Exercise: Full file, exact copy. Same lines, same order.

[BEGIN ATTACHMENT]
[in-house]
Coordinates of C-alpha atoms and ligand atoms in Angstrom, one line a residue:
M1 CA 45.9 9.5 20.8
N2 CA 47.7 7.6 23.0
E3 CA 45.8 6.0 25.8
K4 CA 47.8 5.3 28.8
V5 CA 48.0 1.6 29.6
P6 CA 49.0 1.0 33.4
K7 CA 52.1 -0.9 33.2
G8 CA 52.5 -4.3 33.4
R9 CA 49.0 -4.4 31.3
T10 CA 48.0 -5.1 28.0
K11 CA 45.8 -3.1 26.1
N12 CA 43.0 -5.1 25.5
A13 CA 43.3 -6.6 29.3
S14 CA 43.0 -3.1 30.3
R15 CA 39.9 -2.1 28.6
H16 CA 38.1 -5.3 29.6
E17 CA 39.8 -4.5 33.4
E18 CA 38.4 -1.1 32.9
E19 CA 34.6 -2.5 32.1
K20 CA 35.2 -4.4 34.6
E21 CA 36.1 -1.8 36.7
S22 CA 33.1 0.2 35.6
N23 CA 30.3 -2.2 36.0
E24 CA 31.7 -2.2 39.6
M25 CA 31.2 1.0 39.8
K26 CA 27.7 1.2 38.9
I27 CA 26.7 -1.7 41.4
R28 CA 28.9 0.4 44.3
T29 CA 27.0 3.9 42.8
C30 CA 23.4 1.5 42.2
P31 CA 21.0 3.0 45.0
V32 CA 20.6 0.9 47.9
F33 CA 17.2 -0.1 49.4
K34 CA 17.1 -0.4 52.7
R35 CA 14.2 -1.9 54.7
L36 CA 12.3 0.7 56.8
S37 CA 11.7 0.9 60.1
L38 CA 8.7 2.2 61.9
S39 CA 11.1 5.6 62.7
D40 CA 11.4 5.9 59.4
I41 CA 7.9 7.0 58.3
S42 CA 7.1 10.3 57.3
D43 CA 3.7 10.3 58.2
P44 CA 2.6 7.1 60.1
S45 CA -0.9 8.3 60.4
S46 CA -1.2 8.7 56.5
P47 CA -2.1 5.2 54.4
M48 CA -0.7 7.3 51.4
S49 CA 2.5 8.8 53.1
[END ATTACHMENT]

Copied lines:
[in-house]
Coordinates of C-alpha atoms and ligand atoms in Angstrom, one line a residue:
M1 CA 45.9 9.5 20.8
N2 CA 47.7 7.6 23.0
E3 CA 45.8 6.0 25.8
K4 CA 47.8 5.3 28.8
V5 CA 48.0 1.6 29.6
P6 CA 49.0 1.0 33.4
K7 CA 52.1 -0.9 33.2
G8 CA 52.5 -4.3 33.4
R9 CA 49.0 -4.4 31.3
T10 CA 48.0 -5.1 28.0
K11 CA 45.8 -3.1 26.1
N12 CA 43.0 -5.1 25.5
A13 CA 43.3 -6.6 29.3
S14 CA 43.0 -3.1 30.3
R15 CA 39.9 -2.1 28.6
H16 CA 38.1 -5.3 29.6
E17 CA 39.8 -4.5 33.4
E18 CA 38.4 -1.1 32.9
E19 CA 34.6 -2.5 32.1
K20 CA 35.2 -4.4 34.6
E21 CA 36.1 -1.8 36.7
S22 CA 33.1 0.2 35.6
N23 CA 30.3 -2.2 36.0
E24 CA 31.7 -2.2 39.6
M25 CA 31.2 1.0 39.8
K26 CA 27.7 1.2 38.9
I27 CA 26.7 -1.7 41.4
R28 CA 28.9 0.4 44.3
T29 CA 27.0 3.9 42.8
C30 CA 23.4 1.5 42.2
P31 CA 21.0 3.0 45.0
V32 CA 20.6 0.9 47.9
F33 CA 17.2 -0.1 49.4
K34 CA 17.1 -0.4 52.7
R35 CA 14.2 -1.9 54.7
L36 CA 12.3 0.7 56.8
S37 CA 11.7 0.9 60.1
L38 CA 8.7 2.2 61.9
S39 CA 11.1 5.6 62.7
D40 CA 11.4 5.9 59.4
I41 CA 7.9 7.0 58.3
S42 CA 7.1 10.3 57.3
D43 CA 3.7 10.3 58.2
P44 CA 2.6 7.1 60.1
S45 CA -0.9 8.3 60.4
S46 CA -1.2 8.7 56.5
P47 CA -2.1 5.2 54.4
M48 CA -0.7 7.3 51.4
S49 CA 2.5 8.8 53.1